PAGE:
We had finally had enough of feeling our way from port to port in thick fog so in the morning we got up early, switched on the motor and all the gadgets and set off for the Isle of Man. We navigated briskly across the busy entrance to Belfast Lough and then gingerly through the Donagadee Channel using radar to avoid buoys and unseen boats. Next we set a course of 125 degrees magnetic and spent the next four hours watching the radar. At least Neill did. Heidi baked onion bread and cleaned the metalwork.
A few times we saw crossing or approaching boats on the radar but in the mist we only saw one for real. Finally, only six miles from the Isle of Man, we came out of the mist and in to sunshine and cloudless blue skies. We radioed ahead to Peel Harbour asking for a berth and he sounded very stressed and busy. He said to call again when we reached the outer harbour and we could have a berth if some one left.
On reaching Peel we were called in to the inner harbour and were stunned to be greeted by thousands of people, a live band and a huge street party. Every berth in the harbour was full and on the walls, boats were rafted four deep. And on every boat there was a party. We asked if every Sunday was like this and were told that today was “mad sunday” at the start of the TT races. One week a year and we had hit it on the nose.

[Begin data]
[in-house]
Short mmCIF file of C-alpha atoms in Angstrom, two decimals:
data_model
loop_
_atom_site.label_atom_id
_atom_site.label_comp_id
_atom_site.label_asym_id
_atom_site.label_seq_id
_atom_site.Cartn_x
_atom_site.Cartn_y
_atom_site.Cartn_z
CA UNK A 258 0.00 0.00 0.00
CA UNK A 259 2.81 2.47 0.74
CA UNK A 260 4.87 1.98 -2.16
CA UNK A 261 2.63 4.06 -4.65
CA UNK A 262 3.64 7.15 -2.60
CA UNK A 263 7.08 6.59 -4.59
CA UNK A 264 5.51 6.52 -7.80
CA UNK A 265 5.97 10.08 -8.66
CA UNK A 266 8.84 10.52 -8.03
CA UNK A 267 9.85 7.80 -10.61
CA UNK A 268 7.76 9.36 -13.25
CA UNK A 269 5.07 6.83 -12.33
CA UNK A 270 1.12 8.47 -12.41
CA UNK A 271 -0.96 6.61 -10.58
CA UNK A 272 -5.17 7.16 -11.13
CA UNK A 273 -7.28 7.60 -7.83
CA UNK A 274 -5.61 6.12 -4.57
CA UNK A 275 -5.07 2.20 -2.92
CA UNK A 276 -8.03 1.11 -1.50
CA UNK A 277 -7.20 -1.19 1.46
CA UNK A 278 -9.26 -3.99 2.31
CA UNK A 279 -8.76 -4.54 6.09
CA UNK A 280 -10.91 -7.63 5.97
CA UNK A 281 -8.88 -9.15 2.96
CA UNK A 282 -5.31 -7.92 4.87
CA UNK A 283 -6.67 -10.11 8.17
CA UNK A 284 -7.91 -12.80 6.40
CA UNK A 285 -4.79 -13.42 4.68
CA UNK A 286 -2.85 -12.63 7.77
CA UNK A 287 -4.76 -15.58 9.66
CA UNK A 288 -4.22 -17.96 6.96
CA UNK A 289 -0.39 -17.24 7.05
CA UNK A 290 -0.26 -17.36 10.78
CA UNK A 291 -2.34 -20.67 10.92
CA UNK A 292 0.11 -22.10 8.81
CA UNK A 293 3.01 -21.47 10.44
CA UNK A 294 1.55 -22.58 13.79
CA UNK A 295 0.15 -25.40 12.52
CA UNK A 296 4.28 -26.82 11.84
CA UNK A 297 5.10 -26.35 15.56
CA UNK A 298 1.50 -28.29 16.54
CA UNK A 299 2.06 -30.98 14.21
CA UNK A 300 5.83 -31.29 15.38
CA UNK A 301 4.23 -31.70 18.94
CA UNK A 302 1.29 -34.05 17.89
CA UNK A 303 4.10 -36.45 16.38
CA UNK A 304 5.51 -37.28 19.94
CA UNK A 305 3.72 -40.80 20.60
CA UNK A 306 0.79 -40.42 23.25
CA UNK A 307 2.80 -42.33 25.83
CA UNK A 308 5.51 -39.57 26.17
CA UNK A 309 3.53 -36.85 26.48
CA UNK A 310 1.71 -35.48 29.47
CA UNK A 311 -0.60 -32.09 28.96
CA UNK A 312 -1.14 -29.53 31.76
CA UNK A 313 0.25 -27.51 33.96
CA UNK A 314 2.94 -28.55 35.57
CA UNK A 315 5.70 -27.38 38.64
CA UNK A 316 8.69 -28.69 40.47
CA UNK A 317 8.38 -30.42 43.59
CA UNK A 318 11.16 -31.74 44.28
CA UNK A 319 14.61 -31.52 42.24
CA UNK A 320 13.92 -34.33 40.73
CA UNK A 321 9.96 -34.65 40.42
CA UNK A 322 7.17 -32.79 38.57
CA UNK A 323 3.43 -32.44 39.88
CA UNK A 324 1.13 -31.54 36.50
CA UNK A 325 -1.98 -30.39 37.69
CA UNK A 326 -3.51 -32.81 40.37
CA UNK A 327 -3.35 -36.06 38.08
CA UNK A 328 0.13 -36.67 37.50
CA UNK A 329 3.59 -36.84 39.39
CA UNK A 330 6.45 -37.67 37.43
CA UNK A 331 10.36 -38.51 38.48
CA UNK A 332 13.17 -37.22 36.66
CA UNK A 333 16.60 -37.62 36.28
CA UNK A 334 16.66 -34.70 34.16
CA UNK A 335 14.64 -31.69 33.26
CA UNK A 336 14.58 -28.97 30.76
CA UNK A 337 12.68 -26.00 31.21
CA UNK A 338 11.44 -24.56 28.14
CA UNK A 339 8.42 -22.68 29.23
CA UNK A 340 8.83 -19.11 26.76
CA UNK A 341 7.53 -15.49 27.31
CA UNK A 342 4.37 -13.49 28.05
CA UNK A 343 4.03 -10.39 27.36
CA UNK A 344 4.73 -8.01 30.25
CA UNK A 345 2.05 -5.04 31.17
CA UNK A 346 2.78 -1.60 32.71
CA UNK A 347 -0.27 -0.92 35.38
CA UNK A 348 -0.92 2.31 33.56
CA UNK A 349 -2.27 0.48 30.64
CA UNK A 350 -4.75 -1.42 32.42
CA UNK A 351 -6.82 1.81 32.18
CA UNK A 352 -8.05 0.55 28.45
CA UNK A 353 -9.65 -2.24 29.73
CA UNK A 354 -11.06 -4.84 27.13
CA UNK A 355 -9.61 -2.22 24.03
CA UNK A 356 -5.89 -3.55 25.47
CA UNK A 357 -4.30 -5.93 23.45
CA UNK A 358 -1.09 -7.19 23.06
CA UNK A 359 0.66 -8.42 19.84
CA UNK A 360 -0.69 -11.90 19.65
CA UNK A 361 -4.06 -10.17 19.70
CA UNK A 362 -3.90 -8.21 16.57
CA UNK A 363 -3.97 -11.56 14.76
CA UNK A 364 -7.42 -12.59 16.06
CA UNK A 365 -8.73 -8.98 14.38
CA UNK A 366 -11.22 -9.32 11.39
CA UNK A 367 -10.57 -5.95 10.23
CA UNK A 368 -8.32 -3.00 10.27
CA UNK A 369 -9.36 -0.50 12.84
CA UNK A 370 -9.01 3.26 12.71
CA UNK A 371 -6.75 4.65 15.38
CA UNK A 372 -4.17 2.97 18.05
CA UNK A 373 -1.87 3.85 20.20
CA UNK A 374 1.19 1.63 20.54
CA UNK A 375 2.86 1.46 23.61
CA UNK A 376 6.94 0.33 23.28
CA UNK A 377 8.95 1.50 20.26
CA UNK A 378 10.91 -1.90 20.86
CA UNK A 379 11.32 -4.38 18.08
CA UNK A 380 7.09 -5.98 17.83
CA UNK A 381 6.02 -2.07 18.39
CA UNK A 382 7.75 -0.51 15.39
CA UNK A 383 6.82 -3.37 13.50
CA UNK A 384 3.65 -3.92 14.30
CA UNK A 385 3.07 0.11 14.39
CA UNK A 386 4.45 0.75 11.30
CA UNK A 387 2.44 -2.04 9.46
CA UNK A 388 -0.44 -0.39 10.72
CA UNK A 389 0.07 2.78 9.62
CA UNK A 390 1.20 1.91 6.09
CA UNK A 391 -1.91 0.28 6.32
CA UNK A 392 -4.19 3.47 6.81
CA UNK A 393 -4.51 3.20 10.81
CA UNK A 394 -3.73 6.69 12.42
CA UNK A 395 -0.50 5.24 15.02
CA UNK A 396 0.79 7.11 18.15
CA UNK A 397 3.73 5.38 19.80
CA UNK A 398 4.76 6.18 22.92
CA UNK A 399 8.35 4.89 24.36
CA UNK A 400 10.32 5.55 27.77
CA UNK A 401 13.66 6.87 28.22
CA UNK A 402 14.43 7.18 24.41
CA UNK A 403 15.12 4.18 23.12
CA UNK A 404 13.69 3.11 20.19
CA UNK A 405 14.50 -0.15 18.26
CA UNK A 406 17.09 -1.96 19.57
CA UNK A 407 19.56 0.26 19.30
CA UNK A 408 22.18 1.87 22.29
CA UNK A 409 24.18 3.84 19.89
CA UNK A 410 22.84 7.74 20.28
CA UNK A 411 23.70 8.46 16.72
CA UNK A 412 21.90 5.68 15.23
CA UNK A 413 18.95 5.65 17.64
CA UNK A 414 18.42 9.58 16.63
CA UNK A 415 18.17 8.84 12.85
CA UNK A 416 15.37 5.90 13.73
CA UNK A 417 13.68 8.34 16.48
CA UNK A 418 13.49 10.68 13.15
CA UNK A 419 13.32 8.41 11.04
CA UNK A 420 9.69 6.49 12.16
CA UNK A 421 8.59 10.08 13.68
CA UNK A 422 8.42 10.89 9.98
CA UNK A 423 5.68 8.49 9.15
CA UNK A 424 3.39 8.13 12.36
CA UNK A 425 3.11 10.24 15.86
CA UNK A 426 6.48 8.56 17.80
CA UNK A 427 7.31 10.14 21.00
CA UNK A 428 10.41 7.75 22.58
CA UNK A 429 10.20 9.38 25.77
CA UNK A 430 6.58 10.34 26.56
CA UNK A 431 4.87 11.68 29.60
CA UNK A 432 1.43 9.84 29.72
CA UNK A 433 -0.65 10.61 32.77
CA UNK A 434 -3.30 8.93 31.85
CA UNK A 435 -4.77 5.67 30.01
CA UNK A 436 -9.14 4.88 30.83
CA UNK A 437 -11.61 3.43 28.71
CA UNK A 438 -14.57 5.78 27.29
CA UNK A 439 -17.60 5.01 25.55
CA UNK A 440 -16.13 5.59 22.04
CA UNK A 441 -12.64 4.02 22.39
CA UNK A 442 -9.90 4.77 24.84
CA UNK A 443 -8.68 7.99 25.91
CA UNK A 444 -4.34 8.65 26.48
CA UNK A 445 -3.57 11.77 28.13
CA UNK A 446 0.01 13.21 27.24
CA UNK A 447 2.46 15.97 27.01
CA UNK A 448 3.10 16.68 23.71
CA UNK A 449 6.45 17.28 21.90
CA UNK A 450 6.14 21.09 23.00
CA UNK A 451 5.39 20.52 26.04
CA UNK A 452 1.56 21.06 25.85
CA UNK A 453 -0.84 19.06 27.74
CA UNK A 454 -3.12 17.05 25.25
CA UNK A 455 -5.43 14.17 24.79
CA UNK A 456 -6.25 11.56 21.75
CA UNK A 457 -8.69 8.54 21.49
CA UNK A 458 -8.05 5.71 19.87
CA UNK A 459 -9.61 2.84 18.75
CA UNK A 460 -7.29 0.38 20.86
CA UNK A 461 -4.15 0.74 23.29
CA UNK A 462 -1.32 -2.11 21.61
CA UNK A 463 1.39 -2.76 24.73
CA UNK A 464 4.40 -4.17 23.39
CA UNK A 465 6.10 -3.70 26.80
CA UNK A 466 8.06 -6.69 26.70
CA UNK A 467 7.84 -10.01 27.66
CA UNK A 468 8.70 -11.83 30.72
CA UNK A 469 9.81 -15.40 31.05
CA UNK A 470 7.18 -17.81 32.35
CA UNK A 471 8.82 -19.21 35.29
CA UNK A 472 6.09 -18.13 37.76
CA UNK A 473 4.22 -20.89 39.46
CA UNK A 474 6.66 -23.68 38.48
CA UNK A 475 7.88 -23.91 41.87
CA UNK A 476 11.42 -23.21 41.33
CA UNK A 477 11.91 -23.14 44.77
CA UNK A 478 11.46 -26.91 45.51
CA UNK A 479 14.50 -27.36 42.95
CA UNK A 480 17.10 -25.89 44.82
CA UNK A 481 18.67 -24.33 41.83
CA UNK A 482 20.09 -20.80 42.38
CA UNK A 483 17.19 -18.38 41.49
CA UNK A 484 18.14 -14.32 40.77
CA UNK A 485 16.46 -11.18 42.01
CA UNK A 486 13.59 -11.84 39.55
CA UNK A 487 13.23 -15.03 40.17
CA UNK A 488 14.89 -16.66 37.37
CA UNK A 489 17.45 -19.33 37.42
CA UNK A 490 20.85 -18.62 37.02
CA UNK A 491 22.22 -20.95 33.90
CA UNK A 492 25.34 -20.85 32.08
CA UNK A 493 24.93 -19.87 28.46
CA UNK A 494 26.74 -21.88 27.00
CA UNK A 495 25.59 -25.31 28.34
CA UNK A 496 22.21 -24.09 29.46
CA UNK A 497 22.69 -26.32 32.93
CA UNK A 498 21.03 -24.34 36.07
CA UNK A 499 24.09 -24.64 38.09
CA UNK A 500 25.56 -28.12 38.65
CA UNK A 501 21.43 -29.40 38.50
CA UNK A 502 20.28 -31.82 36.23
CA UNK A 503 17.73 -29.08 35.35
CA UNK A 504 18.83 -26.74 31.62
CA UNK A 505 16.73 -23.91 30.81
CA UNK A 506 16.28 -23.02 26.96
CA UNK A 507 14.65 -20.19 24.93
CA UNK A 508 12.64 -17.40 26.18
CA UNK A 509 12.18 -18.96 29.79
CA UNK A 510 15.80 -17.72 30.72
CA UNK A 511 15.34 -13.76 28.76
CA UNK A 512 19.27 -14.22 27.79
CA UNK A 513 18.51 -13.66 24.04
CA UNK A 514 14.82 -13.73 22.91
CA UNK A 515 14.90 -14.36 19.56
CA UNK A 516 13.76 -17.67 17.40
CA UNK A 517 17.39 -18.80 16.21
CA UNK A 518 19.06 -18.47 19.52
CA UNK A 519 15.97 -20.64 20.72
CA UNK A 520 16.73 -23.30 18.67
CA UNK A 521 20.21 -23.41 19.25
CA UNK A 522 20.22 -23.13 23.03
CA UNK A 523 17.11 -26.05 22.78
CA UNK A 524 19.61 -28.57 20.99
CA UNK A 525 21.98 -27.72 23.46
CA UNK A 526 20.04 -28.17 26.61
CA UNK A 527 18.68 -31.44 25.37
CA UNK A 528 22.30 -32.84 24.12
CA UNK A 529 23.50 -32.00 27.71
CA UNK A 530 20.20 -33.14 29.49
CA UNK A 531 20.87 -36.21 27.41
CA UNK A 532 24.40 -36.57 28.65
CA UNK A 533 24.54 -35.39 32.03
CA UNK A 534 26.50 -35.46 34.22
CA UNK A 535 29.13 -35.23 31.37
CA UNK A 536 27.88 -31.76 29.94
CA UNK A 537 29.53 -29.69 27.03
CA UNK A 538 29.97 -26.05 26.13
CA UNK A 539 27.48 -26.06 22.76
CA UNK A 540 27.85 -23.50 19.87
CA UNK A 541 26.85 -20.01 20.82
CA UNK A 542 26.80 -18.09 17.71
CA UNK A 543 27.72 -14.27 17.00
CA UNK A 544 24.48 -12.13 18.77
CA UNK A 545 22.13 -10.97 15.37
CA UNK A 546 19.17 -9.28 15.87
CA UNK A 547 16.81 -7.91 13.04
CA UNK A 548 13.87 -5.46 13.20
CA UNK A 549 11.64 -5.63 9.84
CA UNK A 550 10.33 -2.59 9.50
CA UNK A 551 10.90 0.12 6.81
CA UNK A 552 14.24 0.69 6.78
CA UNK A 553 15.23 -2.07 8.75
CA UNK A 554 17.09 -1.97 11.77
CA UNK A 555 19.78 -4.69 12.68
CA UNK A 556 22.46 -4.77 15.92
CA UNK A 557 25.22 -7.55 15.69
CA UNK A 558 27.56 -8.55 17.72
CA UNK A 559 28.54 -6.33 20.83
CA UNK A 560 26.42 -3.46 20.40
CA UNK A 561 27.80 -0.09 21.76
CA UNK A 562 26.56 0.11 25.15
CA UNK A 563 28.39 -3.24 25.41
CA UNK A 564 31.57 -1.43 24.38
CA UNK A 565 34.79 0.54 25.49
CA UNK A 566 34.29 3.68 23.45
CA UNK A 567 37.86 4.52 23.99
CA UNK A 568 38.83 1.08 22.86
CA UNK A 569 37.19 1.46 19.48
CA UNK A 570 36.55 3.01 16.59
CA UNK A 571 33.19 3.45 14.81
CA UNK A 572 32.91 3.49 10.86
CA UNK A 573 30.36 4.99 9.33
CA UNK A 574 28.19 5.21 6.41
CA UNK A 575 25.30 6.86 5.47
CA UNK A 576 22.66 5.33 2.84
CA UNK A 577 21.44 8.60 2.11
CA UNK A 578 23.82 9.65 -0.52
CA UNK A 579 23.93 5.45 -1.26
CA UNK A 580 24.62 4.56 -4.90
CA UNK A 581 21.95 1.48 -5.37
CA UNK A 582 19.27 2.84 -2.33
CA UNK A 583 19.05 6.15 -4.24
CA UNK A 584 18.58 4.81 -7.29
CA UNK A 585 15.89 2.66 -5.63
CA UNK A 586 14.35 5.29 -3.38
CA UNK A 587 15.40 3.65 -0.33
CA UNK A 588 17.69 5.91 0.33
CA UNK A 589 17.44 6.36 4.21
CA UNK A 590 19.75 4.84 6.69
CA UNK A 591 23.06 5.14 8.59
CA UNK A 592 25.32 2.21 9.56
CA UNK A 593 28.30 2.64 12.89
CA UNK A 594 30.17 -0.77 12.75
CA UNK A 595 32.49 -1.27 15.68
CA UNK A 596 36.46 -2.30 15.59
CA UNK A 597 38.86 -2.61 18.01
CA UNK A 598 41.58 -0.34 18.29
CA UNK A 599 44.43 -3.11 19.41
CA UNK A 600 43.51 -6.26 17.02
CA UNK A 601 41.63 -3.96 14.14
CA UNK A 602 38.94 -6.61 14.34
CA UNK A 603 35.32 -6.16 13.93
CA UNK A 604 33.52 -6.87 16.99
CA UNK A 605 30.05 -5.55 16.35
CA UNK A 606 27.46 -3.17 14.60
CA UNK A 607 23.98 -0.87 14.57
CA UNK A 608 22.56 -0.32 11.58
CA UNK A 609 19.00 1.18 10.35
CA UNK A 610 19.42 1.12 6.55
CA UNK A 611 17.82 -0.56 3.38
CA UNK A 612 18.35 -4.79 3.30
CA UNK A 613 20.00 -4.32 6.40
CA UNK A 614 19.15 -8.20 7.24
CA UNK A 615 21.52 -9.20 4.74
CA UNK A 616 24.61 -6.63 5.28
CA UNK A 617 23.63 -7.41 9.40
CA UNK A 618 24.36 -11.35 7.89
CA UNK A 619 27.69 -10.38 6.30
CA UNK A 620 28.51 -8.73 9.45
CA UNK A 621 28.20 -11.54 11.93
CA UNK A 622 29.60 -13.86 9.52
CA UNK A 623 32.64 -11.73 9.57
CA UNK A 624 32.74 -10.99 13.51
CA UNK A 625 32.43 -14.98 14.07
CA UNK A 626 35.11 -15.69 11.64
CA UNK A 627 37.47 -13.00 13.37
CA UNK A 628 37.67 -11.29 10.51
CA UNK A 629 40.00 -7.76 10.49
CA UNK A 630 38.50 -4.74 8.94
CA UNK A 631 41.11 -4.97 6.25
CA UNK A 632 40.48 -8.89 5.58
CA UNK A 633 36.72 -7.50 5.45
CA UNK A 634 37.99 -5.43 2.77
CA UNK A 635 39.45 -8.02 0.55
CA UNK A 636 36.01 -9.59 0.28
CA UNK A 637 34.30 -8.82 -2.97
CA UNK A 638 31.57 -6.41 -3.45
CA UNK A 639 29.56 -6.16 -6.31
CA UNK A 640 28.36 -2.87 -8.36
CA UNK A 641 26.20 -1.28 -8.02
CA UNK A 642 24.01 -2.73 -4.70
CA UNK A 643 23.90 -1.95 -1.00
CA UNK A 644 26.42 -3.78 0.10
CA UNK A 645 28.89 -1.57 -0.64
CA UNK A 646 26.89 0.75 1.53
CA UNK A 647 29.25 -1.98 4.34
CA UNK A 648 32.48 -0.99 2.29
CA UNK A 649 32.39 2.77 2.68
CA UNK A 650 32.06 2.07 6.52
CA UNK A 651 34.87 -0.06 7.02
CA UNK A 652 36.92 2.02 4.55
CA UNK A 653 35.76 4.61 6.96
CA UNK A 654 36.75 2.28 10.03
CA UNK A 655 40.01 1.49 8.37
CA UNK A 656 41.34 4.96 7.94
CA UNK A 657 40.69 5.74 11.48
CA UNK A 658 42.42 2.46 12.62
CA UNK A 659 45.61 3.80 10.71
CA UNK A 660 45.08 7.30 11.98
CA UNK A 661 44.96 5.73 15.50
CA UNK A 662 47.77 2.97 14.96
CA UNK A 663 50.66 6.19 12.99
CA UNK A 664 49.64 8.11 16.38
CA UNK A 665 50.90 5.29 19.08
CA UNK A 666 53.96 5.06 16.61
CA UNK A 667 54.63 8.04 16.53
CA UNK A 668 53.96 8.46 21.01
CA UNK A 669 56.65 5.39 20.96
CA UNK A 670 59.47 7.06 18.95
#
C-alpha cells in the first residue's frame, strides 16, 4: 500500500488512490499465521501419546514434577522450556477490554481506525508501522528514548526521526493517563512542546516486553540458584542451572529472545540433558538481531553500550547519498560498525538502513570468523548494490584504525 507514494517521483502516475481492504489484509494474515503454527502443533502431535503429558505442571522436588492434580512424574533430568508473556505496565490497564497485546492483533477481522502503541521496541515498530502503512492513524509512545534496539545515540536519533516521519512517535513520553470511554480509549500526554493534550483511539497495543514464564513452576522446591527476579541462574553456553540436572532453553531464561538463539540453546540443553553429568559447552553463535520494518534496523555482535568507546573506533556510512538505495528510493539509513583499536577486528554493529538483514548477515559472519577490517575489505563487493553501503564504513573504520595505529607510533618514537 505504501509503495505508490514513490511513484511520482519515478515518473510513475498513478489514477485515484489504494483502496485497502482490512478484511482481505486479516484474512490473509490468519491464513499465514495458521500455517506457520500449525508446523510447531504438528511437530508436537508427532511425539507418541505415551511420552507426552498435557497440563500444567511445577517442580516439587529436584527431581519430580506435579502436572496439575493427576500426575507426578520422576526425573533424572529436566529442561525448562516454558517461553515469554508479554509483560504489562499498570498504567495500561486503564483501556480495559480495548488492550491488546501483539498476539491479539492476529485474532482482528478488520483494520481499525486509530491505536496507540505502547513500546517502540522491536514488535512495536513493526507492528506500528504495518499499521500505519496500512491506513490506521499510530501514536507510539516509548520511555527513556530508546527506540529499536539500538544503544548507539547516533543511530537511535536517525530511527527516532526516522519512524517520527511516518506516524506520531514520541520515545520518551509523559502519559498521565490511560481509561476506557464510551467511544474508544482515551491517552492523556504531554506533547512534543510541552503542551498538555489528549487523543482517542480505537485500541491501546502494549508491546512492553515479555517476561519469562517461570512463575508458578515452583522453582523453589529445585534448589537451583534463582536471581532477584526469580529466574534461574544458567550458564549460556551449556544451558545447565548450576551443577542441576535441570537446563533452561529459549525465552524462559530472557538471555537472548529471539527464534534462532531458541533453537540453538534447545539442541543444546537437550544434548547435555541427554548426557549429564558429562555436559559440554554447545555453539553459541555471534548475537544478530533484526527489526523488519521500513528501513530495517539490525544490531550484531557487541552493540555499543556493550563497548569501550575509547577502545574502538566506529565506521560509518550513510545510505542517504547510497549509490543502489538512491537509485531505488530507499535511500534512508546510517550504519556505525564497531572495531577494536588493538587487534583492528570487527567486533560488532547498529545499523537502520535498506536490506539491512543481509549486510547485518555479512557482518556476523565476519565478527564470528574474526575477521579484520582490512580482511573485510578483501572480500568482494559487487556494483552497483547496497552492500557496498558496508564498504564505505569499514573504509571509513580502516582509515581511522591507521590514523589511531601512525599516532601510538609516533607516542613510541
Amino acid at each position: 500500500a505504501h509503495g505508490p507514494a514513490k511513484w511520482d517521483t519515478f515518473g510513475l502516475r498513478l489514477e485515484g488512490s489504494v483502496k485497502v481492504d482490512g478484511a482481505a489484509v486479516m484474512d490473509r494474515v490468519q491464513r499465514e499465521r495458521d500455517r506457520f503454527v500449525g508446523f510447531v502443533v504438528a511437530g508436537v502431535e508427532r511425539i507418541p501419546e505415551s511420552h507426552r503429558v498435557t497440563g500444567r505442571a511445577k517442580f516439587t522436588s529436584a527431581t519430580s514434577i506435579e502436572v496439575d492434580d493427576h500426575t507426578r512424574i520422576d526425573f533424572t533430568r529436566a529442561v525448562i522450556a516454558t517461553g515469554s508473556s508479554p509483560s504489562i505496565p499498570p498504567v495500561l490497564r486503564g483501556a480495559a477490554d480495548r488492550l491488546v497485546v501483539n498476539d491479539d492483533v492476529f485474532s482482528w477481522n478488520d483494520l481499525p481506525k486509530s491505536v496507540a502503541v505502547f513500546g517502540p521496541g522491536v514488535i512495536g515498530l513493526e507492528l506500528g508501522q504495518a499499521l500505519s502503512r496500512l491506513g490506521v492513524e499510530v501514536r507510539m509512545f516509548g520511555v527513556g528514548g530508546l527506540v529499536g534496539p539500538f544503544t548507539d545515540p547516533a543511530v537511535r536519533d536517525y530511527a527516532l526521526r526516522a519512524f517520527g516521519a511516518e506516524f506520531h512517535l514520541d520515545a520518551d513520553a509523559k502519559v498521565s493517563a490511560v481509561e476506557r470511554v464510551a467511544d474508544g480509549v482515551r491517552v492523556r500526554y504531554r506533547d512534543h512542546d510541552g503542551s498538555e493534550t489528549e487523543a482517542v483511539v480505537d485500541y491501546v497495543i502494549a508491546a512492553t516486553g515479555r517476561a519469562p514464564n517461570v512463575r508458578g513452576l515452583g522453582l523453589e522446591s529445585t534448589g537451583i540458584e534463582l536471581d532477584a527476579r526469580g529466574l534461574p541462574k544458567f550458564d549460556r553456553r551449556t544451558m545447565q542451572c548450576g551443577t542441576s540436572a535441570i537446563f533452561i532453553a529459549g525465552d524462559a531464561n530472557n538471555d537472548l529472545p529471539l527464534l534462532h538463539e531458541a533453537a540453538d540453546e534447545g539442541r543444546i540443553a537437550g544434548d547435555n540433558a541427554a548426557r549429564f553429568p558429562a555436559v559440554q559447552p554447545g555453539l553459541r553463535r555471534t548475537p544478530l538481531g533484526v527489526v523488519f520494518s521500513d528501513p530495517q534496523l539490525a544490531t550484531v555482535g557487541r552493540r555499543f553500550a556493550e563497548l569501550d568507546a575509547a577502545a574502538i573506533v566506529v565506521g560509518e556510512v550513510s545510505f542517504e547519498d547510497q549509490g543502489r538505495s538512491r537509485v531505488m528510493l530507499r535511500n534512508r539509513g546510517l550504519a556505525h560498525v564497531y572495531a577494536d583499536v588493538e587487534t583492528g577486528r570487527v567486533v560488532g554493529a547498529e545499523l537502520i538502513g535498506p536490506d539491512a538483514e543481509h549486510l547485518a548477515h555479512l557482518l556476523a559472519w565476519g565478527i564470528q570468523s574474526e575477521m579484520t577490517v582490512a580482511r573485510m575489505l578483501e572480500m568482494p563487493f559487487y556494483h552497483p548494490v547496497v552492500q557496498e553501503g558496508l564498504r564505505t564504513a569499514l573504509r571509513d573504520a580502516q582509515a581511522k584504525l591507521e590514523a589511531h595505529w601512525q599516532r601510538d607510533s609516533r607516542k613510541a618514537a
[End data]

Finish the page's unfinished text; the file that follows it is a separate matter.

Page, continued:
The next day we caught a bus to the race course and were given a tip by a local about a great view point through a farmyard and across two fields. Here we watched amazingly crazy motorcyclists racing down closed roads just missing the stone walls on each side. The speed was unbelievable and the noise unbearable. Neither the photos or videos we took do the craziness of this event justice.
We walked back to the village, ate a monster ice cream and then took the bus back to town, visted the castle and went shopping – all the time with the sound of one of the thousands of motorbikes here on holiday in the background.
Slowly a pattern is emerging. This is the third time we have arrived for “the big once a year event”. Tobermory, Rathlin and now Peel. If we actually had a plan, it would be a good one.